Pacific Ocean | Ecotrope

Ocean policy leaders: We're surprised you care

Ecotrope | July 1, 2011 11:08 a.m. | Updated: Feb. 19, 2013 1:37 p.m.

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Who cares about ocean policy? Apparently, quite a few folks in Oregon. A listening session on ocean policy in Portland today drew more people than any of the other 11 sessions across the country.

Who cares about ocean policy? Apparently, quite a few folks in Oregon. A listening session on ocean policy in Portland today drew more people than any of the other 11 sessions across the country.

I spent this morning in an ocean policy listening session at Portland State University. National Oceanic and Atmospheric Administration Chief Jane Lubchenco headlined a panel on the country’s first ocean policy, which President Obama approved last year.

Lubchenco described the policy as “a framework for people across the U.S. to come together and … find a way to keep oceans healthy while keeping the economy strong.”

Obama’s executive order set in motion a National Ocean Council and a strategic plan that’s now up for public review. Hence, the “listening session,” which seemed to consist more of the public listening to officials than the other way around.

But as the talks drew on, it became abundantly clear that none of the officials expected such a big turnout. The house was packed (roughly 100 people by my count). And, as NOAA organizers noted, on the Friday before the three-day Fourth of July weekend no less!

“It is exciting to see so many of you in the room,” said organizer Kris Wall of NOAA.

“I’m really pleased with the turnout here. It is spectacular,” Lubchenco said.

Is this what a healthy ocean looks like? President Obama signed an executive order a year ago that rolled out the nation's first national ocean policy. Soon, West Coast leaders will have to define what exactly that means.

Is this what a healthy ocean looks like? President Obama signed an executive order a year ago that rolled out the nation's first national ocean policy. Soon, West Coast leaders will have to define what exactly that means.

Eileen Sobeck, deputy assistant secretary for Fish and Wildlife and Parks for the Department of the Interior, said the Portland session drew more people than any of the other 11 listening sessions around the country.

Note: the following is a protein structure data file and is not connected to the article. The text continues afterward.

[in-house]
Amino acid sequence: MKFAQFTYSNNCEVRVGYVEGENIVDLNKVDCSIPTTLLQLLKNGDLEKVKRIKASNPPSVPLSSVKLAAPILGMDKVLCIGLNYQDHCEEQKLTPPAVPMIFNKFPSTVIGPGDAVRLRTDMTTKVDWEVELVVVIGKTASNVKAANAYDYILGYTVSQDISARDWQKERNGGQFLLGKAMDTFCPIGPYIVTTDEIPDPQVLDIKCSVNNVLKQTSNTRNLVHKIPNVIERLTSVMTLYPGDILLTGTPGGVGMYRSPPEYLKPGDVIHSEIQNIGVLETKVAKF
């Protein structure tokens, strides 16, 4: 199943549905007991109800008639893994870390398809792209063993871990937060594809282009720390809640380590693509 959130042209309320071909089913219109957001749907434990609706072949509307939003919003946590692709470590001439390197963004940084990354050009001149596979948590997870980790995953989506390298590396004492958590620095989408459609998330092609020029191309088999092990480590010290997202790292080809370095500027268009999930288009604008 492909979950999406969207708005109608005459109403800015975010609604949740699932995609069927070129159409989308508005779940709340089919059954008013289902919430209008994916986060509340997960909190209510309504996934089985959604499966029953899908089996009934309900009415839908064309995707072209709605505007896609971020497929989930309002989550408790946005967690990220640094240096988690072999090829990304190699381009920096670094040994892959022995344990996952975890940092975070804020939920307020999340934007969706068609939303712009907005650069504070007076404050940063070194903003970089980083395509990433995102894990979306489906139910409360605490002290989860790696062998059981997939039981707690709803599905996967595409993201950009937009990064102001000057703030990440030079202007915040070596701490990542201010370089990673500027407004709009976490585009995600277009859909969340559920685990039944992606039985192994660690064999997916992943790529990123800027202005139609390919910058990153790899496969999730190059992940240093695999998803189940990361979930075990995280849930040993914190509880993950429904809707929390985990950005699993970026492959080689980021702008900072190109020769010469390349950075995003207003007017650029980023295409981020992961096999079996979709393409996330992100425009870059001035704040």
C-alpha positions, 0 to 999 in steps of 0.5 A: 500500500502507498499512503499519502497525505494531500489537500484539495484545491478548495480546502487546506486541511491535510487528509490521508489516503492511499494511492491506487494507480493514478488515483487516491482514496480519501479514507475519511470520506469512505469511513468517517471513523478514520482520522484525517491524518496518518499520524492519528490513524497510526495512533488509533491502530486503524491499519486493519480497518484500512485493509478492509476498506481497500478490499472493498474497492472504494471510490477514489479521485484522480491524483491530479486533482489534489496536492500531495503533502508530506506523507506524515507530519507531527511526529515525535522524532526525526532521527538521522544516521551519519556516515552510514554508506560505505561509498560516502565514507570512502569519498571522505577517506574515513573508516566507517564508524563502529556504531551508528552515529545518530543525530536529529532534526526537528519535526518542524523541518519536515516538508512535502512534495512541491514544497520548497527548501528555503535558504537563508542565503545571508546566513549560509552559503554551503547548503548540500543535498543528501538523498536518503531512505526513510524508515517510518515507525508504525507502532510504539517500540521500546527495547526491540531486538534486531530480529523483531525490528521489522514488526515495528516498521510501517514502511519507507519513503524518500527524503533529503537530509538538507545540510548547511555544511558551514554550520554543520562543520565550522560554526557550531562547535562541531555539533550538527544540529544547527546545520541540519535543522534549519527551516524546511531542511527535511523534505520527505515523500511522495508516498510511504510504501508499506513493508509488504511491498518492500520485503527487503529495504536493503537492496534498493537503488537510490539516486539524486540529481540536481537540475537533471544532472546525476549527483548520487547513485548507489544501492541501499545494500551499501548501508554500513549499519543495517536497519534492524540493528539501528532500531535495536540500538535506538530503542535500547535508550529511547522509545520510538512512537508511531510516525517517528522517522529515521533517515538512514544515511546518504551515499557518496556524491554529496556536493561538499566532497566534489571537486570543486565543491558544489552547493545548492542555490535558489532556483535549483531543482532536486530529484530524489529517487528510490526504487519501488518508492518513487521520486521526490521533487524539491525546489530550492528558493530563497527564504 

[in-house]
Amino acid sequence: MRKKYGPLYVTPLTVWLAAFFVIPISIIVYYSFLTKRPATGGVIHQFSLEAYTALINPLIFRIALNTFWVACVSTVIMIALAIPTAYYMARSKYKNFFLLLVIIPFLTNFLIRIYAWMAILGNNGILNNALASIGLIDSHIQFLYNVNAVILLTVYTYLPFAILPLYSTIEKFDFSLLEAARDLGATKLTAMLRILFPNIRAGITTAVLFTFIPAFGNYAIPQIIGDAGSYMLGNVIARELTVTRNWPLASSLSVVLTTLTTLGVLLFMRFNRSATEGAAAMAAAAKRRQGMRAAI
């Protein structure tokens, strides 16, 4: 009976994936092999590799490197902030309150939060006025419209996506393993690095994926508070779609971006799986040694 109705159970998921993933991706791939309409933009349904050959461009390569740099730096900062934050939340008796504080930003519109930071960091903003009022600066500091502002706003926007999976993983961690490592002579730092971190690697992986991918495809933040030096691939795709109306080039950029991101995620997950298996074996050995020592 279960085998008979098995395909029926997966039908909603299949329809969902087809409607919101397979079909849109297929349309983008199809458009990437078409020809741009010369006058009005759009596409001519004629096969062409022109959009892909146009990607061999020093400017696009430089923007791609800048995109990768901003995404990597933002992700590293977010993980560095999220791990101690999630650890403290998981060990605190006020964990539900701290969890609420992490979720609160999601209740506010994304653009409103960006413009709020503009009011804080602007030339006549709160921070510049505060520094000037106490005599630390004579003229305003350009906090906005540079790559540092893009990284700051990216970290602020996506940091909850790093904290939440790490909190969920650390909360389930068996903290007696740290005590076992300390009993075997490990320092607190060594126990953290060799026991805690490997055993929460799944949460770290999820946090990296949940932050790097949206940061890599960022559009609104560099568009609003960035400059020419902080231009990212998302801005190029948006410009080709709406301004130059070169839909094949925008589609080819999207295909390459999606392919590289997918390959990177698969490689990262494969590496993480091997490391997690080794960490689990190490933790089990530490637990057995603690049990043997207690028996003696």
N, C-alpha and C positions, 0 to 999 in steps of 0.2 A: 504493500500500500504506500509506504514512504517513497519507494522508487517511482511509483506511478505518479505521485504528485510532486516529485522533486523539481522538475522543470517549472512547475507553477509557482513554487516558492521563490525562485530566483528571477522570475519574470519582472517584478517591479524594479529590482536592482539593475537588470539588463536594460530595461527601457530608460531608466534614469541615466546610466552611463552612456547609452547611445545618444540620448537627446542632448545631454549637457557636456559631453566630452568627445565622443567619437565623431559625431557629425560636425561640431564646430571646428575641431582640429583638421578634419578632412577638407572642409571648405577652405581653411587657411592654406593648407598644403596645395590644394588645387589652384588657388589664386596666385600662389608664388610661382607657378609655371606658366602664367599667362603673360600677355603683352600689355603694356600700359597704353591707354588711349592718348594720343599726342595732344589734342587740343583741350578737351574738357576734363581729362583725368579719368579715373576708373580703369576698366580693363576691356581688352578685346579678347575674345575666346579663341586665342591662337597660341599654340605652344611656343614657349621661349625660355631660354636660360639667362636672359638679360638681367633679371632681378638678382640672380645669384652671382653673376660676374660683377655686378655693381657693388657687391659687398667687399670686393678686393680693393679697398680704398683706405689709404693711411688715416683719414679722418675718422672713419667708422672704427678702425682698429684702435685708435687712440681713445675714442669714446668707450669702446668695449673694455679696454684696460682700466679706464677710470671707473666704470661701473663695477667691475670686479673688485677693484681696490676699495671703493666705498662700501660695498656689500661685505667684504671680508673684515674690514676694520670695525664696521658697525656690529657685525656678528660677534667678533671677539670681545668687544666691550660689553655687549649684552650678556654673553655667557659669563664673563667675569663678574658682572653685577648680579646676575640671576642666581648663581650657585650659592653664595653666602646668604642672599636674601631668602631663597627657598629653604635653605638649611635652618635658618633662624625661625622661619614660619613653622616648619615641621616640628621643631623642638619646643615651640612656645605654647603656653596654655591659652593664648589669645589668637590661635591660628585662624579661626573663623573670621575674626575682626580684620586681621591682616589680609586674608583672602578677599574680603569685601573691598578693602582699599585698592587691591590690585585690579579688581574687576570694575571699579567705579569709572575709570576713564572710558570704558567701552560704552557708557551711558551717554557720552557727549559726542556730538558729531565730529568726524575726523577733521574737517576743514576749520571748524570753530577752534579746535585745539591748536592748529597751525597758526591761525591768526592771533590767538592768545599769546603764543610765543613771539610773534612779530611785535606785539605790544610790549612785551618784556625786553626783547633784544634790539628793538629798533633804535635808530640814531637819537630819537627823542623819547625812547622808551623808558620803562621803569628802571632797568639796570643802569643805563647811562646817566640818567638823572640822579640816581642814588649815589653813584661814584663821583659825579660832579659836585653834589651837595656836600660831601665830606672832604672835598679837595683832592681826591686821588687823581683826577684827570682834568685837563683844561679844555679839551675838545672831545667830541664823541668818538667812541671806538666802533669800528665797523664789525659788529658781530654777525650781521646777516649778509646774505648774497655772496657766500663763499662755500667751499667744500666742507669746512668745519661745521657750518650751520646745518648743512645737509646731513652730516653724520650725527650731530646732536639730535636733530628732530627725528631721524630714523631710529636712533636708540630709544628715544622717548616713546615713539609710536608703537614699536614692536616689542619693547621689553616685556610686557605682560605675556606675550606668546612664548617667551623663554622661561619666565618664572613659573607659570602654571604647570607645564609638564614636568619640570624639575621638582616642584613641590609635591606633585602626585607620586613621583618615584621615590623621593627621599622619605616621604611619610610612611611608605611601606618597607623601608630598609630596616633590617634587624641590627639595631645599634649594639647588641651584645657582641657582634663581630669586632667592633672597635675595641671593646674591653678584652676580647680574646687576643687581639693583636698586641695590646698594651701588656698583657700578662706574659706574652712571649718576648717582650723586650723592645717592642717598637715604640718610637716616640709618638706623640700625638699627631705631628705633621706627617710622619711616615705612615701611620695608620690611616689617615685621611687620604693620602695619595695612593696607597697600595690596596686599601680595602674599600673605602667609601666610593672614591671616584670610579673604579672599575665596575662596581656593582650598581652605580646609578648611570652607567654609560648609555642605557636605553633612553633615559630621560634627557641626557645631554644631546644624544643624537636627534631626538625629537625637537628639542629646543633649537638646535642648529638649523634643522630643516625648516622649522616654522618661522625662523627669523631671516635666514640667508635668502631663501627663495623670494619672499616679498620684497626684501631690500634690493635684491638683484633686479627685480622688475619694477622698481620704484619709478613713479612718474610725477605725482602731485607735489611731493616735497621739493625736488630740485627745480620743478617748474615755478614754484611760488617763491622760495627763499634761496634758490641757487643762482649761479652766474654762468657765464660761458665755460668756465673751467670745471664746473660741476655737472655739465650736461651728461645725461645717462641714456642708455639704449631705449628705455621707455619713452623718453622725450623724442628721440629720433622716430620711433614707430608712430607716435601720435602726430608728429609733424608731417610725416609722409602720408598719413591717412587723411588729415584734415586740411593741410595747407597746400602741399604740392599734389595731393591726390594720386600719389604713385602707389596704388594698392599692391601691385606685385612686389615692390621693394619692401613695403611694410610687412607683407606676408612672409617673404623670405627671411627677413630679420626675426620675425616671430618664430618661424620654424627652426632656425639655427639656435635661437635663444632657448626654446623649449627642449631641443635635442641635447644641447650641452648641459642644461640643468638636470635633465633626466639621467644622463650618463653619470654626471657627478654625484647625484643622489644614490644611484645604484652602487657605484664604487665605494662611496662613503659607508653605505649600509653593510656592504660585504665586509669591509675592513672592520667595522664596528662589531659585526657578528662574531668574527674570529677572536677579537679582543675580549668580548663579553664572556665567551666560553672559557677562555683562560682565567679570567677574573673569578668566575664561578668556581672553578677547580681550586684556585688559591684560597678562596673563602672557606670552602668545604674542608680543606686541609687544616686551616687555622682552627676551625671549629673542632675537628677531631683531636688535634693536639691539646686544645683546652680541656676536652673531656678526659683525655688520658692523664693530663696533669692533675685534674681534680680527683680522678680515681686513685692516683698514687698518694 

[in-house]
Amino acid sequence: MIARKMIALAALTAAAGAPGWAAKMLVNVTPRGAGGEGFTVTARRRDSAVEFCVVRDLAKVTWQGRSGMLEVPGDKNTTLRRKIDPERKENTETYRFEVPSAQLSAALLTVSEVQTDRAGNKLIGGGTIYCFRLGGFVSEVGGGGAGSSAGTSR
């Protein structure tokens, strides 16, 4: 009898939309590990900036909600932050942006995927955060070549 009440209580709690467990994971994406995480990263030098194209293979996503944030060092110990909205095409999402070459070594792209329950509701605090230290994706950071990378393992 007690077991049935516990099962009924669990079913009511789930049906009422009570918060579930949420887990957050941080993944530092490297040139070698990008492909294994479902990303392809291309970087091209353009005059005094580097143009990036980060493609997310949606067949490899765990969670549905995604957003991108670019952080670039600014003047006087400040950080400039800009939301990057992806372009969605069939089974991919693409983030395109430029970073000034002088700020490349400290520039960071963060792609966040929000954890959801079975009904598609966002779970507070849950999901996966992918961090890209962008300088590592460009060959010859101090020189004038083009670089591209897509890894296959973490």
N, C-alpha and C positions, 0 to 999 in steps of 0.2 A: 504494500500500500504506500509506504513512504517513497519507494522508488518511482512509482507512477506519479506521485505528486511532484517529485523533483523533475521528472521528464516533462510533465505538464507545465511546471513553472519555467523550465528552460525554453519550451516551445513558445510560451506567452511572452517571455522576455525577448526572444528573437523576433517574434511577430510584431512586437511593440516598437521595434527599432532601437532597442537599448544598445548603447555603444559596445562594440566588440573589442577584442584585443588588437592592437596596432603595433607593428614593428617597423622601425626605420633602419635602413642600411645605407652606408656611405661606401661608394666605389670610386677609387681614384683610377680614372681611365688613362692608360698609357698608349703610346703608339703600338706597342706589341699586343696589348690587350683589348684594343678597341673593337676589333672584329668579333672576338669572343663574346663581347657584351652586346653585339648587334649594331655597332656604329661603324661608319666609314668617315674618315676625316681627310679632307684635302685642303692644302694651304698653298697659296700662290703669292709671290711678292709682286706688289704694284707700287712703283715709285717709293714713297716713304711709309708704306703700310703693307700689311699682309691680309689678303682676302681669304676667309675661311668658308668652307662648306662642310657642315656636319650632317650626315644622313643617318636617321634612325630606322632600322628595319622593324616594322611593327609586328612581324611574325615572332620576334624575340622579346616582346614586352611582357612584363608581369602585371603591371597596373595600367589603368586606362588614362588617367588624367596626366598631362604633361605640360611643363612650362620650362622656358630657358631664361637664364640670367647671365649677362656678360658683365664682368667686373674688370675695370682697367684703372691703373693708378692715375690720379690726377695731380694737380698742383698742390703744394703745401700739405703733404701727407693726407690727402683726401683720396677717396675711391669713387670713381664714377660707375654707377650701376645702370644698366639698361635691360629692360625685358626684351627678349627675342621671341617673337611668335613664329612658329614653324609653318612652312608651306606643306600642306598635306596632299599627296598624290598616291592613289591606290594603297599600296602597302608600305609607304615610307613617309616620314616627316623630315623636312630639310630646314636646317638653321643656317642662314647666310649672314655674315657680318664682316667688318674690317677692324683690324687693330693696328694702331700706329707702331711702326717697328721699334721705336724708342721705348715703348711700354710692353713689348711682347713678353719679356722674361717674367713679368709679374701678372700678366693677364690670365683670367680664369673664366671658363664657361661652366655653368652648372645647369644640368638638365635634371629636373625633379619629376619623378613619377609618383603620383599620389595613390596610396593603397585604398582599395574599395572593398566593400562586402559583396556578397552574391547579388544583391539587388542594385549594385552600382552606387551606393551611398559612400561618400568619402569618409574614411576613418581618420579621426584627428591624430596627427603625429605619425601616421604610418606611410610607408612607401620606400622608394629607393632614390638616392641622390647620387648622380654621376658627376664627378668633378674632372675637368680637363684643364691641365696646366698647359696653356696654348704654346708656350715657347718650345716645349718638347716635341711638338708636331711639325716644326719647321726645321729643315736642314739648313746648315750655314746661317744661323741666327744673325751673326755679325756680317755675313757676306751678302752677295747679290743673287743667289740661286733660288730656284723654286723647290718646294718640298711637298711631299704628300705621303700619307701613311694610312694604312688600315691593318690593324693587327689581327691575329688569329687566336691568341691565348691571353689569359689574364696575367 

Why such a big turnout here? Maybe, as U.S. Sen. Kevin Ranker (D-Wash.) and U.S. Rep. Kurt Schrader (D-Ore.) both noted, it’s because Oregon and Washington are “leaders” in ocean policy.

The Pacific Northwest has already made inroads on key goals set out in the national ocean policy, the congressmen said. Oregon, in particular, has a Territorial Sea Plan guiding new development in the ocean, marine reserves roping off protected fish habitat, and a process for scoping out wave energy potential off the coast.

“Oregon’s already a leader in marine spatial planning,” said Schrader. “We’ve made great strides in this area already. We’re also working on establishing marine reserves. This means, I think, for a little federal investment you get a lot of bang for the buck. We can deliver much faster results than some of the other groups that are just now geting involved.”

“Oregon and Washington area really in front — they’re models for the country,” said Ranker, who sits on the National Ocean Council. “While the president’s executive order says we should do this throughout the country, the reality is there are some bright shining lights that could be models of success. Oregon and Washington are two of I would say five states in the country that can demonstrate succes for the president’s national ocean policy and coastal spatial planning.”

A cornerstone of the national policy is the establishment of nine regional ocean planning bodies, charged with mapping out a future course for protecting the ocean ecosystem while allowing economic prosperity.

Lubchenco said the plain aims for “regionally based, bottom-up decisionmaking for coastal and ocean management.”

Only trouble is nobody knows yet who will be representing Oregon and Washington on the West Coast board. Those appointments won’t be made until the fall, according to Alisa Praskovich, ocean policy advisor for the National Ocean Council.

As with many strategic planning documents, the ocean planning goals are broad and optimistic. They include tackling some major environmental issues including:

  • reducing habitat and water quality degradation from coastal development
  • forecasting and preparing for climate change, including ocean acidification and sea-level rise
  • reducing invasive species and replacing lost coral reefs
  • studying dead zones to prevent mass fish kills and lost coral reefs
  • reducing trash and marine debris
  • reducing public health risks from water pollution
  • studying, monitoring and mapping the ocean
  • saving the Arctic from the consequences of massive ice and permafrost melt-off
  • managing the entire ocean ecosystem instead of just single species or activities
  • planning for sustainable use and long-term stewardship of the ocean, the coasts and the great lakes

Now, who wants to help build a more specific plan for the West Coast?

 

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